Parliament cannot sanction members of the Finance Committee who received money from the National Lottery Authority (NLA) to deliberate on a Lottery Law, Director of Public Relations has stated.
According to Kate Addo, members of the committee that benefited from the act belonged to the 6th parliament which ceased to function immediately the 7th parliament came into being on January 7, 2017.
Former Chairman of Parliament’s Finance Committee, James Klutse Avedzi, admitted his committee received Ȼ100,000 from officials of the National Lottery Authority prior to consideration of amendments of the National Lottery Act, 2006 (Act 722).
Legal Advisor to the NLA, David Lamptey in separate e-mails - addressed to the then Director-General of the NLA, Brigadier General Martin Ahiaglo (Retired) in August 2016, requested the approval of a total sum of Ȼ150,000 to “push the bill for the consideration” by parliamentarians.
But Mr. Avedzi said the Authority first presented 50,000 cedis to the Committee "but when we looked at the provisions, we realised that the amount was not sufficient so they promised to bring another 50,000 cedis."
This contradicts the position of the NLA's David Lamptey that the funds were spent on accommodation and other resources for the committee members ahead of a workshop at the Royal Senchi Hotel last year. The remaining Ȼ50,000 is yet to be accounted for.
Speaking, however, on the Super Morning Show on Joy FM Thursday, June 29, 2017, Kate Addo said the new parliament cannot answer for actions taken by the previous house which came to an end on January 6, 2017.
“The present Parliament is an entirely new parliament and can’t go back to old parliament because their activities are not binding on the subsequent ones,” she stated.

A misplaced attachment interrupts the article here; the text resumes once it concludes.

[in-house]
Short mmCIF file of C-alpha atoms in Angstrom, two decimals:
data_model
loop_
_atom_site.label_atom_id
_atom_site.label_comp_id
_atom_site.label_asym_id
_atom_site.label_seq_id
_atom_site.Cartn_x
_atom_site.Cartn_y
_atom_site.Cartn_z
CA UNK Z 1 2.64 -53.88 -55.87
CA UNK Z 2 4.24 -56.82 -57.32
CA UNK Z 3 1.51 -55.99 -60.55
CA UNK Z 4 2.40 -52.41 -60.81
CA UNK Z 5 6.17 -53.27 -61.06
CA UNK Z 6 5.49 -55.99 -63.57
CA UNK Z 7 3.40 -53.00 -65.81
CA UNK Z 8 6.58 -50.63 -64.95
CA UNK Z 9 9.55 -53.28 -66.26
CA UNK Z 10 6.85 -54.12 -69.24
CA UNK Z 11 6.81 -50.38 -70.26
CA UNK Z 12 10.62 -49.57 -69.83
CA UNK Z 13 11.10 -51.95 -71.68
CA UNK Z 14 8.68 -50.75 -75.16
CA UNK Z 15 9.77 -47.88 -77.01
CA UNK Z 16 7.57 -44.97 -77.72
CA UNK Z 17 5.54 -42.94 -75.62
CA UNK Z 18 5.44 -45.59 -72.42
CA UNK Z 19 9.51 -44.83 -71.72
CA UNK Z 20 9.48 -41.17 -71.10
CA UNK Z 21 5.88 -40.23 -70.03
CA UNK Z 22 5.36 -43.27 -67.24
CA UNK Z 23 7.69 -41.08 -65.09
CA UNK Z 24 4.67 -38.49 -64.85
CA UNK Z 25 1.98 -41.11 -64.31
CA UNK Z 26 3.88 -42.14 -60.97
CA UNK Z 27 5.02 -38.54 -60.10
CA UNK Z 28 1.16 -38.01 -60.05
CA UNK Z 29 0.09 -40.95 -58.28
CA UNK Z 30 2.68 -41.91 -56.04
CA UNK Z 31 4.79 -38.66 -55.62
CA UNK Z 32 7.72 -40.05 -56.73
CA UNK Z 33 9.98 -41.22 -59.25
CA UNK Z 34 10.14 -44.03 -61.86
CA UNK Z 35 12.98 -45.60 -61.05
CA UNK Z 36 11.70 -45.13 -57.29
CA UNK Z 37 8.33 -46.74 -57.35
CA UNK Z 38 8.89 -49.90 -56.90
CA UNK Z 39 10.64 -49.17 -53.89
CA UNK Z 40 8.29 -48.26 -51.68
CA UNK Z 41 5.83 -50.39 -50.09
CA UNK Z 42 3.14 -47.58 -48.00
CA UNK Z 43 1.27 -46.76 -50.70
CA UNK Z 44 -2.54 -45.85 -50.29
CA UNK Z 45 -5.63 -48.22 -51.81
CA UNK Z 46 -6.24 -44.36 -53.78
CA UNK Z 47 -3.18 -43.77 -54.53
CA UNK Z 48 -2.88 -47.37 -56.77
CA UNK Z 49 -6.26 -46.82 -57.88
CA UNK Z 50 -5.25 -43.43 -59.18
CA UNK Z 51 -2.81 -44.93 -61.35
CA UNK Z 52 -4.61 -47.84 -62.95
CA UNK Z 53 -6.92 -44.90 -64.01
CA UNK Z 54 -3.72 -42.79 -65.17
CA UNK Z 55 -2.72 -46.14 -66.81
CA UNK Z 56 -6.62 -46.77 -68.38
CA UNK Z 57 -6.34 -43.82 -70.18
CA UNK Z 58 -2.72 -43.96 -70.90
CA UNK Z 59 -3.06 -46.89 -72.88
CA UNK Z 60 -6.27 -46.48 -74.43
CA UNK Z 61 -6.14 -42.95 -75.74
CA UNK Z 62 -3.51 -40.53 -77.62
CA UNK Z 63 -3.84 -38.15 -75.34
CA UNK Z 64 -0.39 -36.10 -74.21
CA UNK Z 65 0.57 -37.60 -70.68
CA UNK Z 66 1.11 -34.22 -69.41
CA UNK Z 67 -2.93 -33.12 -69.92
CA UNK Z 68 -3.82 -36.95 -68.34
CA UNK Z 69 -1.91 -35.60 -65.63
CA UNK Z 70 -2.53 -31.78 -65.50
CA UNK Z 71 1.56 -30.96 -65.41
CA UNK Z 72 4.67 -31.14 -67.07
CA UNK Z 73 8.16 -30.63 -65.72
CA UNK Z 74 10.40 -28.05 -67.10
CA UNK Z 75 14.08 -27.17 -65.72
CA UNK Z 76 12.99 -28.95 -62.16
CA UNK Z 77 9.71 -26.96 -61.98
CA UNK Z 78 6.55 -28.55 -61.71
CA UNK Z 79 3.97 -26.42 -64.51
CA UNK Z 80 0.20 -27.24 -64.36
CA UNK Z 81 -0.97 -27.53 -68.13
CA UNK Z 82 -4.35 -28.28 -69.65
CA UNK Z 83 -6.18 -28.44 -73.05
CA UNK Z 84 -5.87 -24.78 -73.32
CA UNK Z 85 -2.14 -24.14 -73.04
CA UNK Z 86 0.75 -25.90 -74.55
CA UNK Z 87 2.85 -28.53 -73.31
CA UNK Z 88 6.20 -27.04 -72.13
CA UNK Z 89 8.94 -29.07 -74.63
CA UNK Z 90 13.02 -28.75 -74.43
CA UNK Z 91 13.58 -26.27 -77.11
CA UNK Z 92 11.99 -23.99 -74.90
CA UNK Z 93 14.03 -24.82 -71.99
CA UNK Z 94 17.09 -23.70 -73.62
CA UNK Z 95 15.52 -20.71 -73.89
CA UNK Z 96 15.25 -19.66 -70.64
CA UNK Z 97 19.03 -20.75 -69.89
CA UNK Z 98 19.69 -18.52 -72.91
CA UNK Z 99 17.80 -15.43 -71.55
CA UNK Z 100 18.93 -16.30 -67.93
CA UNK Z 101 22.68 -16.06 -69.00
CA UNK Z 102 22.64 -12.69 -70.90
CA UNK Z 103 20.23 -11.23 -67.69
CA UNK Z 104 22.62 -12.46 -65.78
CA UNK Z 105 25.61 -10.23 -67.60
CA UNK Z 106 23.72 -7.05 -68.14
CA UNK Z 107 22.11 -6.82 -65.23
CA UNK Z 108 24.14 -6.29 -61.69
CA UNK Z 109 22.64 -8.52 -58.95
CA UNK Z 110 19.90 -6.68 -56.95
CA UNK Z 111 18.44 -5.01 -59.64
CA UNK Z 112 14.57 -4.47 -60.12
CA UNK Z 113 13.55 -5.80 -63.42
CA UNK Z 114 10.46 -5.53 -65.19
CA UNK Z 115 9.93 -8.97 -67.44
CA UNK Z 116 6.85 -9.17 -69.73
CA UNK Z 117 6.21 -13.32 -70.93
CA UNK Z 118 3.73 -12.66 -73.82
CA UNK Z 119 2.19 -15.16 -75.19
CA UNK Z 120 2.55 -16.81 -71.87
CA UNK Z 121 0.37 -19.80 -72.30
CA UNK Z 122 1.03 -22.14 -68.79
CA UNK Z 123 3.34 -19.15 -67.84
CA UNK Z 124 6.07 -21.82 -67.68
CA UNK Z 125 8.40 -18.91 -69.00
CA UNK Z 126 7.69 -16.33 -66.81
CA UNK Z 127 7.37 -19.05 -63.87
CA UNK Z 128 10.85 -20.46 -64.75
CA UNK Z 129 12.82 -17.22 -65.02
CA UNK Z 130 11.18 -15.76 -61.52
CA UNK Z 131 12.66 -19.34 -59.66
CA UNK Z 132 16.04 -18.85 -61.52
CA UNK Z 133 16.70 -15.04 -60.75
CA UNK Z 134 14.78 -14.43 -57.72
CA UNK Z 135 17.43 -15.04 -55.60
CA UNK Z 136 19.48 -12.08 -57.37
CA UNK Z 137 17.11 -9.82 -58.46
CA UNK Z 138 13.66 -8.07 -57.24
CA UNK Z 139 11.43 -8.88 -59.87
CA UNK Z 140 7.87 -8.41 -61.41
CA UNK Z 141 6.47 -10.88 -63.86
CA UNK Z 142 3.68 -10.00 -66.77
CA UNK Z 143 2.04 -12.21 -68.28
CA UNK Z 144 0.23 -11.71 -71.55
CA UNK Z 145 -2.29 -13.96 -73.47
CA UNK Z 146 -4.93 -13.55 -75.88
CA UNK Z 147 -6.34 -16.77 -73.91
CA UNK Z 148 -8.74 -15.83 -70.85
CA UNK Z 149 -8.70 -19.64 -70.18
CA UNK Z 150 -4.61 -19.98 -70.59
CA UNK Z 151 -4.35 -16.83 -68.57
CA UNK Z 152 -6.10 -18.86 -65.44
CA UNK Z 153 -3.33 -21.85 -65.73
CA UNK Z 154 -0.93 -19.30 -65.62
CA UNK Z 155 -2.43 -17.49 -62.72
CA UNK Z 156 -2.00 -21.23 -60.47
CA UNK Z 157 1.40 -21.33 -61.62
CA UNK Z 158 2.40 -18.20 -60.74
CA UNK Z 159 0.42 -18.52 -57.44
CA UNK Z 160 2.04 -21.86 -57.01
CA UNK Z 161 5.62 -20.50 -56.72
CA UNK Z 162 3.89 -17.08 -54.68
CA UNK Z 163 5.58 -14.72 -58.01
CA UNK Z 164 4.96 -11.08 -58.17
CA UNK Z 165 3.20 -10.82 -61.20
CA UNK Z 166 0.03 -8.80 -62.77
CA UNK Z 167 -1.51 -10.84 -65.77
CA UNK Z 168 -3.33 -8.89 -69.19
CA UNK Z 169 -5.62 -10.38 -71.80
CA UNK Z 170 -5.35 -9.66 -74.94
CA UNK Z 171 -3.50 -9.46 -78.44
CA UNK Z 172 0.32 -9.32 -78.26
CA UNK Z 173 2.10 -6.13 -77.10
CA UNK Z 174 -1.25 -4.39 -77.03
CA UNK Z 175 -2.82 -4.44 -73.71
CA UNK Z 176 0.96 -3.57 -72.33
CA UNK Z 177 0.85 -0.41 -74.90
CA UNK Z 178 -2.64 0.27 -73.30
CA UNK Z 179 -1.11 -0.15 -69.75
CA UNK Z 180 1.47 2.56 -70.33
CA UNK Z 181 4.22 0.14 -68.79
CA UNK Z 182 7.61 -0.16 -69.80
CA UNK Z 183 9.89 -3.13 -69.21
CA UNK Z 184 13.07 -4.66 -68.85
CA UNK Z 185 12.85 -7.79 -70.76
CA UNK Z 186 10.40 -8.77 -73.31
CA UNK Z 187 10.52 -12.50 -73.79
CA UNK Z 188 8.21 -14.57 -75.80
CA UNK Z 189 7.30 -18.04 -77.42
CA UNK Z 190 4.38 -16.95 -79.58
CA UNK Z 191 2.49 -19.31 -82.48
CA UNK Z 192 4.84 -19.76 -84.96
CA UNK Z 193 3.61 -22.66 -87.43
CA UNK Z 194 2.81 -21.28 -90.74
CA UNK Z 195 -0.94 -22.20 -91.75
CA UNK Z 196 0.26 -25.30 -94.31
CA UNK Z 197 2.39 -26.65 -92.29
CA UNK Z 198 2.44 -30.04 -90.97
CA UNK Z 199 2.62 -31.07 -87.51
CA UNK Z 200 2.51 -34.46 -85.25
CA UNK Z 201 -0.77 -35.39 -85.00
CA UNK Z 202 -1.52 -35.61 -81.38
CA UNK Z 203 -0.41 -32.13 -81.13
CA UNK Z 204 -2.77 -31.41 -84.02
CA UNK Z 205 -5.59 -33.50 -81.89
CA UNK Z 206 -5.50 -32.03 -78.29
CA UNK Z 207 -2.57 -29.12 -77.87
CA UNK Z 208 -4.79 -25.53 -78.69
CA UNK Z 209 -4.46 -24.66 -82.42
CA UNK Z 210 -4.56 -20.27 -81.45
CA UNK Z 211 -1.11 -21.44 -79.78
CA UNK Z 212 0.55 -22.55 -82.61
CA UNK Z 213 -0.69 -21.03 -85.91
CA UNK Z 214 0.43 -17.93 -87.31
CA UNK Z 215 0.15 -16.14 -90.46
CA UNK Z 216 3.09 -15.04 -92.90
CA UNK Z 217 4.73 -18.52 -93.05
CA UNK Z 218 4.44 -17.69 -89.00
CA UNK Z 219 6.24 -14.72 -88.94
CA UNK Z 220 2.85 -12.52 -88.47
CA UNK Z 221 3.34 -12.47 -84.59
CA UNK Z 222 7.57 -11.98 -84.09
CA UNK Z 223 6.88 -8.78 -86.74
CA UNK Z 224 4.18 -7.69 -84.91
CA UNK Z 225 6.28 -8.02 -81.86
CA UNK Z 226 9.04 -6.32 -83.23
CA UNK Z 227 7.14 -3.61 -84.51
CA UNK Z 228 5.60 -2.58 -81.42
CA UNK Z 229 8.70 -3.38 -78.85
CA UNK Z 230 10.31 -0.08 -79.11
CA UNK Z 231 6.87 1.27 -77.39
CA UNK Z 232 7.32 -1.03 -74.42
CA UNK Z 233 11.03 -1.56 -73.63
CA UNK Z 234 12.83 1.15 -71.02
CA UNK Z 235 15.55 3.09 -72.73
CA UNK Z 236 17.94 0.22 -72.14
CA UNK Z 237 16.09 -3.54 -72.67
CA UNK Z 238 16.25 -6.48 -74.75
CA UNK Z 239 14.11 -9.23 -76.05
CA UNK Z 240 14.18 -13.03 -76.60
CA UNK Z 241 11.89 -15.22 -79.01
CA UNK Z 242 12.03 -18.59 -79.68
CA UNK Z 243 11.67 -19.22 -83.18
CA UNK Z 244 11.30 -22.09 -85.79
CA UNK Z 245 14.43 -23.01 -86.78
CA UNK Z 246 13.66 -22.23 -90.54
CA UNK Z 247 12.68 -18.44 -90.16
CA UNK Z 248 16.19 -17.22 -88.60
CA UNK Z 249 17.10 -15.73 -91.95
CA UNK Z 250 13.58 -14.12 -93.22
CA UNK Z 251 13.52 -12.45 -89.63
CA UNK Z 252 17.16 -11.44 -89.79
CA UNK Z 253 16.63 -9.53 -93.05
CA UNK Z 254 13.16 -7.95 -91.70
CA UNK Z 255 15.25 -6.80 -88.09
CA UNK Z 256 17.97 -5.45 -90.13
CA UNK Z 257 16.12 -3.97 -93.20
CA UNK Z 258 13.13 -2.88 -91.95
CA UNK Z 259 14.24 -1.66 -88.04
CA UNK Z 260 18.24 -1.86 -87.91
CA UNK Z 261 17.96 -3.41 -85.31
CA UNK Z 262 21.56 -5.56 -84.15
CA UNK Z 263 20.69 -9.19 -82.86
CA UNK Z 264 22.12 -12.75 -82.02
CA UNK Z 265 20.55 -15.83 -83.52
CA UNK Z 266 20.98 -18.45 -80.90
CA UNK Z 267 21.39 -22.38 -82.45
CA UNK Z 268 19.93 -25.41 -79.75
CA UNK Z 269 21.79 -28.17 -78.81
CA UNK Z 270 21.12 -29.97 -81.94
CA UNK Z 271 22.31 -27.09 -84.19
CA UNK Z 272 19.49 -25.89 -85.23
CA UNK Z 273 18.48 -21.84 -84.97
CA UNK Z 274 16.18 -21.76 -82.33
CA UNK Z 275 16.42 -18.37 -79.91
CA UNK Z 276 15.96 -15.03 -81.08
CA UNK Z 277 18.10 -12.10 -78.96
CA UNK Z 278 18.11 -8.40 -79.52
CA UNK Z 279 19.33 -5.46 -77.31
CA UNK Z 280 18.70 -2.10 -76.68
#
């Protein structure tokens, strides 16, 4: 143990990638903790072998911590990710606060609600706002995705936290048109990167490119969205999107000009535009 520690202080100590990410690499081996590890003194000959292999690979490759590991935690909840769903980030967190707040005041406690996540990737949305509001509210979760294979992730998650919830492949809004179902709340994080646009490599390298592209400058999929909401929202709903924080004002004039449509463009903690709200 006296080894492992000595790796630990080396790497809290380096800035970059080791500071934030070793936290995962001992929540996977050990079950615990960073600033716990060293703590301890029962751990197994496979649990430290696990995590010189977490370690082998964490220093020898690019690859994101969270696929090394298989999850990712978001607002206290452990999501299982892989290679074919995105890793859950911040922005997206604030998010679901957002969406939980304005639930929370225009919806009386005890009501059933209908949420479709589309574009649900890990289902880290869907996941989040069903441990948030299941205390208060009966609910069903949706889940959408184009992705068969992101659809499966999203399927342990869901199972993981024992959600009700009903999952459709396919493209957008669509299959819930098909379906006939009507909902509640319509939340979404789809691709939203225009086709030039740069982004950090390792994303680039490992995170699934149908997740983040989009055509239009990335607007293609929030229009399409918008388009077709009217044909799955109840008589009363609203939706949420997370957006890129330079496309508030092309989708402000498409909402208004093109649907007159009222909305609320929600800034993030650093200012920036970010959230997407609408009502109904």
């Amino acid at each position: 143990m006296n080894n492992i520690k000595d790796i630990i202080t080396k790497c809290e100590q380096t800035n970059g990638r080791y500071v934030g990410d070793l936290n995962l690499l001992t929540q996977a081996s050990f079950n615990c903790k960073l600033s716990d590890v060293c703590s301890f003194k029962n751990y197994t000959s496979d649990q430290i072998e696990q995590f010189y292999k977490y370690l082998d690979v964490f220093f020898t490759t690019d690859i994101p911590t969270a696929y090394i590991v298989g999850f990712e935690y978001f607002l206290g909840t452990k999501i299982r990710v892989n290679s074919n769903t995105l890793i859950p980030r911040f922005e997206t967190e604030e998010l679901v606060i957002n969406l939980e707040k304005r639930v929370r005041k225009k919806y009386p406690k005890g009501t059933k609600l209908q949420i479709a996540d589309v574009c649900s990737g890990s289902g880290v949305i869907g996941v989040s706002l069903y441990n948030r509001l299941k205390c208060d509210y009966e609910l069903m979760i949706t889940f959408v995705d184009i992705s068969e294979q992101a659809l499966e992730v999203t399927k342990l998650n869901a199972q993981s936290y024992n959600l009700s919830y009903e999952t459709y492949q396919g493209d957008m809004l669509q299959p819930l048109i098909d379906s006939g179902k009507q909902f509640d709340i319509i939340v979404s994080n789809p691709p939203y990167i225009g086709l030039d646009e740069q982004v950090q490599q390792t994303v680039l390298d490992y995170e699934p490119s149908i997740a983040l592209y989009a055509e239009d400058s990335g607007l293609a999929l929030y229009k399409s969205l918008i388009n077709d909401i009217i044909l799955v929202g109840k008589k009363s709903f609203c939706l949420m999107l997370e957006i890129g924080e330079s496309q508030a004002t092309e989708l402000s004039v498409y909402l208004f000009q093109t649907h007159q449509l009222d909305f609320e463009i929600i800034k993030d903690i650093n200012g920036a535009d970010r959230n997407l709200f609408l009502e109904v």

She added that: “When you have a new parliament, you have a clean slate”.
Many of the MPs who took the money are, however, still in the so-called new Parliament.
Kate Addo is unsure if any punitive action could be taken against the MPs except to describe the development as “an eye-opener” which will serve as a basis for parliament to stop Ministries, Departments and Agencies (MDAs) from offering assistance to members in doing their work.
“The thing to do is to avoid situations where parliament will accept assistance from any group or any MDAs,” she told Kojo Yanskon, host of the Show.
Former boss of the Commission on Human Rights and Administrative Justice (CHRAJ), Justice Francis Emile Short called for immediate investigations into the circumstances under which the monies were paid.
Justice Francis Emile Short
Justice Short said the payment is “a very serious allegation which has implications on the image and reputation of our august body of parliament”.
In the light of that, the former CHRAJ Boss proposed the establishment of an independent body to “investigate the matter…and also look at the practice of parliamentarians receiving money for the work that they do."
Play audio attached to listen to excerpts of the discussion:
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